Rossini was just 25 when wrote Cinderella in a mere three weeks, a year after he composed The Barber of Seville. Although not universally acclaimed at its Rome debut, Cinderella has since been established as one of the composer’s finest works. LA Opera created a sparkling production in 2000.

When Rossini operas work well, says Lindsey, they do so because the entire creative team is meshing well. “This isn’t grand opera, like Wagner,” she explains. “It’s rapid-fire comedy with split-second interactions. Every person on the team is important and the relationships we build during rehearsals are critical. Fortunately this production has been seen eight times around the world so that gives all us performing a real comfort level.”

The cast includes René Barbera as Prince Ramiro, Vito Priante as Dandini, Allesandro Corbelli, as Don Magnifico (the wicked stepfather) and Nicola Ulvieri as Alidoro — all in their company debuts — along with LAO “veterans” Stacey Tappan as Clorinda and Ronnita Nicole Miller as Tisbe.

Don’t forget the rats, says Lindsey. The cast includes dancers who perform the role of rodents. “I call them my ‘magic rats,’ “ she says fondly. “They are so cute!”

Having sung all around the world, both in operas and as a soloist with orchestras, Lindsey has had to learn to adapt to performance venues. One of her challenges in Cinderella is the Dorothy Chandler Pavilion, which wasn’t designed primarily as an opera house when it opened nearly half a century ago. “When you sing at the Pavilion,” explains Lindsey, “you’re almost always facing forward so your voice can project throughout the house. Fortunately James [Conlon] is very aware of vocal balances, which is a great asset to a singer. He makes us all sound great.”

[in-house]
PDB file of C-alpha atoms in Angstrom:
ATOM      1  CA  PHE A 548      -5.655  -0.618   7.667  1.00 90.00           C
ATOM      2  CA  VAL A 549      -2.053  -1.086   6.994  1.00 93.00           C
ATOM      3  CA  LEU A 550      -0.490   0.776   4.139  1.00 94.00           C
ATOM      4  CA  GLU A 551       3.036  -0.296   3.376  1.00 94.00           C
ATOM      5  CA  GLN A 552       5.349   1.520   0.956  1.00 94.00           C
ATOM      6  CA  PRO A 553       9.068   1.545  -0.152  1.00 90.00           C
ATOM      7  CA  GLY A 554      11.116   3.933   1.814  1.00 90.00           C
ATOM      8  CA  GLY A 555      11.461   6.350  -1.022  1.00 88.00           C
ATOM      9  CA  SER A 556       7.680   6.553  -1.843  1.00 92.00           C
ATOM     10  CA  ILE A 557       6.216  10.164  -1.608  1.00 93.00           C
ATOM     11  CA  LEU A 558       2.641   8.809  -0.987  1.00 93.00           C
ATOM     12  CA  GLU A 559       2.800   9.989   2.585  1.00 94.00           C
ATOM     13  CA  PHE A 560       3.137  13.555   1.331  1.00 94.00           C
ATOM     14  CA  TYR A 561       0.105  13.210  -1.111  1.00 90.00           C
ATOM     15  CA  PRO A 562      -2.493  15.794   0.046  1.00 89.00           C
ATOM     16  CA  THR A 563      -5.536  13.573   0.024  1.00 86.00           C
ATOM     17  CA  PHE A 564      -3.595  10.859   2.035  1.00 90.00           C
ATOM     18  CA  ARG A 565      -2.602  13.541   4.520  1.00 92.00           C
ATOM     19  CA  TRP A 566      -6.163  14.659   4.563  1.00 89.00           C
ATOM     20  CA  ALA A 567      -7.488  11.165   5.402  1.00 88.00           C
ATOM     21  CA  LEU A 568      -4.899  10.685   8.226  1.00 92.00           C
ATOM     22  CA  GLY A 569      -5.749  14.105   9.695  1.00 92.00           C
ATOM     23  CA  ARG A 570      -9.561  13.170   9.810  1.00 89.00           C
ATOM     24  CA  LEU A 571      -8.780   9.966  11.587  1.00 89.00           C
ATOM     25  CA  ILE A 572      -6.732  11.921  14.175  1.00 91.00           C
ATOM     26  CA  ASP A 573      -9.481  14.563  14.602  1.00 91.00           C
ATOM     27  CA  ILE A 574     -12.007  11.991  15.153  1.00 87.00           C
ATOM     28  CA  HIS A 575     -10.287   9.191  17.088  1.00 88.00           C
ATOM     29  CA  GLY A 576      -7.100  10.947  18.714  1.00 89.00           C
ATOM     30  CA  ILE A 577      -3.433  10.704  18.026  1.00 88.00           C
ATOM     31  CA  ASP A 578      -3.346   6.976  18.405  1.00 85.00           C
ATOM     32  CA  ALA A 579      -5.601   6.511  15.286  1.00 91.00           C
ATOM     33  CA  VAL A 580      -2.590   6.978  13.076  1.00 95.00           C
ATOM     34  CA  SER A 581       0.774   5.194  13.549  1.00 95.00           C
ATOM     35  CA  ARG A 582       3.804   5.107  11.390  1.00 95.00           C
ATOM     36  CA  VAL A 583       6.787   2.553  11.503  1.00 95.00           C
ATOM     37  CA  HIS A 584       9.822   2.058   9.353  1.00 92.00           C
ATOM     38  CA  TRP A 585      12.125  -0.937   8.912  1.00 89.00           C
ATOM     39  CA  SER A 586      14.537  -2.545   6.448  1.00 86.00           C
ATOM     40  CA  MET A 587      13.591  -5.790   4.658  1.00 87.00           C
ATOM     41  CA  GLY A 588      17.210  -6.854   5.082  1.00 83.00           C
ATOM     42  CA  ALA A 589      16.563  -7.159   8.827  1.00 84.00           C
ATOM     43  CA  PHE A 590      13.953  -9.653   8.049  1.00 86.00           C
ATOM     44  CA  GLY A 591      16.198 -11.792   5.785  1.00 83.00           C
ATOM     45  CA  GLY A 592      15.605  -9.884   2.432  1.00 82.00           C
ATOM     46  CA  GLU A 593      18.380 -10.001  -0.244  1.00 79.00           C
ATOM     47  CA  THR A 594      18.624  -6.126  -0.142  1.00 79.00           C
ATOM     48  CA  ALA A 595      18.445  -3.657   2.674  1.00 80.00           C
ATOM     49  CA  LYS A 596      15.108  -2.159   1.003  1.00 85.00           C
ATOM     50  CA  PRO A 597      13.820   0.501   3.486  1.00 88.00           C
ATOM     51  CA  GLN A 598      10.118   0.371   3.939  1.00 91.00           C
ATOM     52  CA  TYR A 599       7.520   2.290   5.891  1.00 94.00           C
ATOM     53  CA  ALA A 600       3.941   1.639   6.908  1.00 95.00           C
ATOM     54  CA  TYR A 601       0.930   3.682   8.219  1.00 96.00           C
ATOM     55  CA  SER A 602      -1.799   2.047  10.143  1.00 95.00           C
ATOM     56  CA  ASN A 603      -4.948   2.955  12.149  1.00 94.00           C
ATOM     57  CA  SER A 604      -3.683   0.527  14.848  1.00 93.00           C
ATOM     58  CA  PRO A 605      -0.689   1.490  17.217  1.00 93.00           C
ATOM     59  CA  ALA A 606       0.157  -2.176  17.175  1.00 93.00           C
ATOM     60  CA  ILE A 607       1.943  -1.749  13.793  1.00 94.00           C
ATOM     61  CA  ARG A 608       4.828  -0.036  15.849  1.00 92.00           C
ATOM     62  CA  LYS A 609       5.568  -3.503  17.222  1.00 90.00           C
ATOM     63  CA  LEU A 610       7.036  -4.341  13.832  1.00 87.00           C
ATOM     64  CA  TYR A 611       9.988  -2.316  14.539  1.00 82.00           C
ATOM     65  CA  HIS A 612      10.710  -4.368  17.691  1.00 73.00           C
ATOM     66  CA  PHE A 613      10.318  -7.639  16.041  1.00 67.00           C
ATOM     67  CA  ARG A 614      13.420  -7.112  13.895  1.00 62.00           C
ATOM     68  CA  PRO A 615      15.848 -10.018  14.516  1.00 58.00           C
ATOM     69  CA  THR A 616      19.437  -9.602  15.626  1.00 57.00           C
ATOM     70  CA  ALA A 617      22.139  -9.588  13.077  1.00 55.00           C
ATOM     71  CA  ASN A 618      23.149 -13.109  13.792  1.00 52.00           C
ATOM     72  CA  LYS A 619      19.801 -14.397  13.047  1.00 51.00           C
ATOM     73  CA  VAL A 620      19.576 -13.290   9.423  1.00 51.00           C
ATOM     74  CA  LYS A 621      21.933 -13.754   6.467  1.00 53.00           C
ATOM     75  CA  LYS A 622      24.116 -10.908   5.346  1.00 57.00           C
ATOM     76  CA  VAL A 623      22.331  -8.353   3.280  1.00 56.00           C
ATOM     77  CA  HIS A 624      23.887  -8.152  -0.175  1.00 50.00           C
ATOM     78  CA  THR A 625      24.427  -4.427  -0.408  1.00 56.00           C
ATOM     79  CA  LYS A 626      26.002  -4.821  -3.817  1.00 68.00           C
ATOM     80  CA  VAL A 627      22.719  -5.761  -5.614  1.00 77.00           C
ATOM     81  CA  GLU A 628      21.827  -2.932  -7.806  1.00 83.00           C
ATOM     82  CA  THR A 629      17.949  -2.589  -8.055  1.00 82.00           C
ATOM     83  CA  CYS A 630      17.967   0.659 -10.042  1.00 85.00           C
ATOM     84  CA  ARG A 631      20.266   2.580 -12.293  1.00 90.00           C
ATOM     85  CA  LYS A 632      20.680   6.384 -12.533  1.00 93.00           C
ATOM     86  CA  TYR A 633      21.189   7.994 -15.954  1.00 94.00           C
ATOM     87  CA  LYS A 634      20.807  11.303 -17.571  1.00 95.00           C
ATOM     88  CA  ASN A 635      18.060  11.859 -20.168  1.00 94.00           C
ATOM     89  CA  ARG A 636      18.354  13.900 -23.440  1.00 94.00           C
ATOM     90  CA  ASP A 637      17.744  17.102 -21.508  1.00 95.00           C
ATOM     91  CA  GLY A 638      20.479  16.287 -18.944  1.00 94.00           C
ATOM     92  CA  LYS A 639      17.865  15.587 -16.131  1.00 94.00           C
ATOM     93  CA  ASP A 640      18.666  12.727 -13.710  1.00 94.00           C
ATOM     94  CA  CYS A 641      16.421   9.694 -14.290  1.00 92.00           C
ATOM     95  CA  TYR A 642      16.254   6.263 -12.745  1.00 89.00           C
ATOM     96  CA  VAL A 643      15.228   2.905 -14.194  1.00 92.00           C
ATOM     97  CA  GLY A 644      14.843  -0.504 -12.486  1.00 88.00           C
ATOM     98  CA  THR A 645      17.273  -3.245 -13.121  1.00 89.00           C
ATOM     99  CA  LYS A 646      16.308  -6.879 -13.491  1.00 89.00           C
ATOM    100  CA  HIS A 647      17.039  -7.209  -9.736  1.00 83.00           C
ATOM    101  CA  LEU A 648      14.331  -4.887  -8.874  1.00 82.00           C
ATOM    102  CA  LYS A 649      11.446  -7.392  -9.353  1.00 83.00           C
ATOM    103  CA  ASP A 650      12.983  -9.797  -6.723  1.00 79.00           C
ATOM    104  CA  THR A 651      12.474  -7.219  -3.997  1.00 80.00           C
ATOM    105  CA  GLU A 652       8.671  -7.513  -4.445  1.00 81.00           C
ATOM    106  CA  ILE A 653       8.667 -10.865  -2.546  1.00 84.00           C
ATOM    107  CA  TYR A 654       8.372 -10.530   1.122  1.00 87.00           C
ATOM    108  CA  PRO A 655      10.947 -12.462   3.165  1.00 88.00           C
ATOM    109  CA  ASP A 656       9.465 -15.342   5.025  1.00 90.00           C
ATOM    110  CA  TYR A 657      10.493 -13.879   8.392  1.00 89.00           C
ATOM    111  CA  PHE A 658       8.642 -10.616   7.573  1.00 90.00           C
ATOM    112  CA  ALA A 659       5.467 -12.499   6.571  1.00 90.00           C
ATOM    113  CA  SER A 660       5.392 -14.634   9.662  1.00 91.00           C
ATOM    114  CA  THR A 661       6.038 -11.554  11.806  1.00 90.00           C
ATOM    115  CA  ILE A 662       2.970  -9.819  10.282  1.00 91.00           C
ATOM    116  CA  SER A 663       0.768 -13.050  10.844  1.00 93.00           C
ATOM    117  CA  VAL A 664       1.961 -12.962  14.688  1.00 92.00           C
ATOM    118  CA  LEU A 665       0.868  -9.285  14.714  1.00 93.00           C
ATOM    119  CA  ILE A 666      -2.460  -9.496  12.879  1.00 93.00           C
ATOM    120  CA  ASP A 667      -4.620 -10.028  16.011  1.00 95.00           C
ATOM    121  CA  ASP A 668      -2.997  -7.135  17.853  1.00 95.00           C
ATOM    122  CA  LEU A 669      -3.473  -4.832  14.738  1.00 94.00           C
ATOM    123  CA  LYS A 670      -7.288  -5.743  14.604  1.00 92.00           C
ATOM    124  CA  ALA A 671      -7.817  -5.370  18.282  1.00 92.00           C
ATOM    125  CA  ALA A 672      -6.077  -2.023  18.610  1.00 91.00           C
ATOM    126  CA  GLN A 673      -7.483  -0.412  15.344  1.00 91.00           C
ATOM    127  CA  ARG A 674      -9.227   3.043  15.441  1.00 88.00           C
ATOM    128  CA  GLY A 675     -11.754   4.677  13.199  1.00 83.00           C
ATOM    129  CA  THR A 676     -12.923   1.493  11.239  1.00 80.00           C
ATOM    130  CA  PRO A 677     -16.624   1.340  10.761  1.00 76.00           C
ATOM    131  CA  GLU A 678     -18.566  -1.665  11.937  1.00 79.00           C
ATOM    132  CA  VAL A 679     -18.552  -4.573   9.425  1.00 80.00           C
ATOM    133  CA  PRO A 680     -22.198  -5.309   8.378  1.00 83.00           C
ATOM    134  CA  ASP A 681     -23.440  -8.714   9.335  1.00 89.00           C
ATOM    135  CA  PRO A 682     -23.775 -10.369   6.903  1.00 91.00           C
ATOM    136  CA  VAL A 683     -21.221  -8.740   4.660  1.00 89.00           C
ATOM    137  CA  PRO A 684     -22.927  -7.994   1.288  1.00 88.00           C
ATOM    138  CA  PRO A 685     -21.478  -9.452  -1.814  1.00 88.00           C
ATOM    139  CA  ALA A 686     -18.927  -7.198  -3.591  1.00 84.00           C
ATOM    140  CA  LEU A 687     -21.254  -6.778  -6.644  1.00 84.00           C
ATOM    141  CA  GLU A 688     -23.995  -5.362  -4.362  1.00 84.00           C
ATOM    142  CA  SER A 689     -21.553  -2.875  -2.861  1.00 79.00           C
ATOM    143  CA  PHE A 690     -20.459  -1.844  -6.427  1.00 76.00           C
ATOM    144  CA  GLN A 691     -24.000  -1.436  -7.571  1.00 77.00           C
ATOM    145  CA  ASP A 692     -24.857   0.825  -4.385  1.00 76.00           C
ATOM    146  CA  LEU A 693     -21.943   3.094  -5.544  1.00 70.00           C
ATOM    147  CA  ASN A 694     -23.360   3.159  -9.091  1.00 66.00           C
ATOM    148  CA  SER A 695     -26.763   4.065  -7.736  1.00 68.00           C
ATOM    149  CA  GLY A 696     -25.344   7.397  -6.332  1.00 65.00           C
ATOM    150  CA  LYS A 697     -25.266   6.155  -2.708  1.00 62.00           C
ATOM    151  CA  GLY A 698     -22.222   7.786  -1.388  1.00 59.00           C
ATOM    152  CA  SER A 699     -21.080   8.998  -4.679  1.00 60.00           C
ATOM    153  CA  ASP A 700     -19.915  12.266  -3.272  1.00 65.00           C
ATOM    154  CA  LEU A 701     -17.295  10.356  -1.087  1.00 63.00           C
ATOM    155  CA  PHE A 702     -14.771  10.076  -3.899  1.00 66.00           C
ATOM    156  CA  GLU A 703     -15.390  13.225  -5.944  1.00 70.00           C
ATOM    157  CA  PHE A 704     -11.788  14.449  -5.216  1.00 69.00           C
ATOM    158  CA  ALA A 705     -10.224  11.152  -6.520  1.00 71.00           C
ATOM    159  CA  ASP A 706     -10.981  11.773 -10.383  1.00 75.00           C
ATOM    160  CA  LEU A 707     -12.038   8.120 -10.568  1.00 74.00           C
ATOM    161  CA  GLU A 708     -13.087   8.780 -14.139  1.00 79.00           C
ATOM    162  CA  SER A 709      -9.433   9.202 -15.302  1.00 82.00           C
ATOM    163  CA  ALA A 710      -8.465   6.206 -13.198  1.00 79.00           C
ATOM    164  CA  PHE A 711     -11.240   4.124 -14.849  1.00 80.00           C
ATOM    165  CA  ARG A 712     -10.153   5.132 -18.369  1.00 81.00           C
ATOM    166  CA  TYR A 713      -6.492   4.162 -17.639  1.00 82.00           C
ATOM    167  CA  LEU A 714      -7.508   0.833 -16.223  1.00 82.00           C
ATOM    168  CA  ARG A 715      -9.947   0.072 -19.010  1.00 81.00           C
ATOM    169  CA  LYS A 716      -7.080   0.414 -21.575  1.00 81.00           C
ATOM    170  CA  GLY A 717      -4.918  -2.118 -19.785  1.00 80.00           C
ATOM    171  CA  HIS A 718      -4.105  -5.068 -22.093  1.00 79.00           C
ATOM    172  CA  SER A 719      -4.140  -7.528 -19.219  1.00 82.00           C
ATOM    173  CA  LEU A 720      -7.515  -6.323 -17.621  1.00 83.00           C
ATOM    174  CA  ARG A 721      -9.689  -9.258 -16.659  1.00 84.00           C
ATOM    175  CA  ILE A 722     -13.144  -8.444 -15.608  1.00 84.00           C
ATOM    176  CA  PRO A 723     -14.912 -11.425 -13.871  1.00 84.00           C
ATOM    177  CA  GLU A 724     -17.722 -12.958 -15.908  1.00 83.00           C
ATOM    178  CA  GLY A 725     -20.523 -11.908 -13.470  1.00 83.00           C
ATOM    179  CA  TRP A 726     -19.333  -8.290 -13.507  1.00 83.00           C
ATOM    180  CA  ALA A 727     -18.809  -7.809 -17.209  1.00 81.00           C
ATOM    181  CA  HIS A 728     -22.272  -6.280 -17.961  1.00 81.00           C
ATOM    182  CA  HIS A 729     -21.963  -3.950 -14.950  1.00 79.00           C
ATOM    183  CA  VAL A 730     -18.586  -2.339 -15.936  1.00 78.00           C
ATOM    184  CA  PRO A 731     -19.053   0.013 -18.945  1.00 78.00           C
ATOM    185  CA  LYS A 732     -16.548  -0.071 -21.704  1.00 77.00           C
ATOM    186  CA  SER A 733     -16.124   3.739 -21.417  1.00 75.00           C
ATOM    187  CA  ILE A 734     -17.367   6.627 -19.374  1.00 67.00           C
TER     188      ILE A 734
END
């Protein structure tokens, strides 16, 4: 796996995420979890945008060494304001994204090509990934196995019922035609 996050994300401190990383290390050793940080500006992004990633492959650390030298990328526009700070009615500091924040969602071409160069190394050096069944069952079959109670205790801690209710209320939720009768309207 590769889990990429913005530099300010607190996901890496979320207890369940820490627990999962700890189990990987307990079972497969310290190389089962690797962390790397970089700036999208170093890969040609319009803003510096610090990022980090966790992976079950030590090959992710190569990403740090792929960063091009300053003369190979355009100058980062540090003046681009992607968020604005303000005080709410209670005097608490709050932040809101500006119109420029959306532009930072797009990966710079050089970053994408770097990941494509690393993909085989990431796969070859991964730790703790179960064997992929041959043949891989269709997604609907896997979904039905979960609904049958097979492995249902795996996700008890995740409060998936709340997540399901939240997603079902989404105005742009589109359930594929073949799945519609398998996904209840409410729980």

Lindsey learned as a youngster about musical teamwork. Her father is a retired Presbyterian pastor and she grew up singing in church choirs (“Children’s choirs, high school choir, bell choir — you name it and I was in it,” she recalls). When she returned home from Indiana University for breaks, she would drop in and sing with the choir — as an alto. She went on to receive a Bachelor of Music degree with distinction from IU before embarking on a professional career.

Now she’s flying around the world as she scales operatic mountains. Along the way, she even found her Prince Charming, marring Seattle optometrist Dr. Landon Jones in August 2011. They pick and choose their spots carefully when they can spend time together. “I’ll be at Glyndebourne for two months,” she says, “and he’ll come in when I have a five-day break. I don’t want him to see me in my ‘performance mode.’ “
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Hemidemisemiquavers:
• James Conlon article in the printed program discusses his re-kindled love affair with bel canto opera, of which Rossini’s Cinderella is but one example. Read it HERE.
• Tim Page, professor musicology and journalism at the USC Thornton School of Music, who won a Pulitzer Prize for music criticism in 1997, offers his take on Cinderella in a Los Angeles Times article HERE.
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(c) Copyright 2013, Robert D. Thomas. All rights reserved. Portions may be quoted with attribution.

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By Robert D. Thomas
Music Critic
Pasadena Star-News/San Gabriel Valley Tribune/Whittier Daily News

Lockington PSO MDDon’t be surprised if the Pasadena Symphony adopts “The British are Coming” as the theme for an upcoming season. In biting England-like weather conditions today in the rotunda of the Pasadena City Hall, the PSO named British-born David Lockington as the orchestra’s next music director and also announced that another Brit, Nicholas McGegan, would serve in the newly created post of principal guest conductor.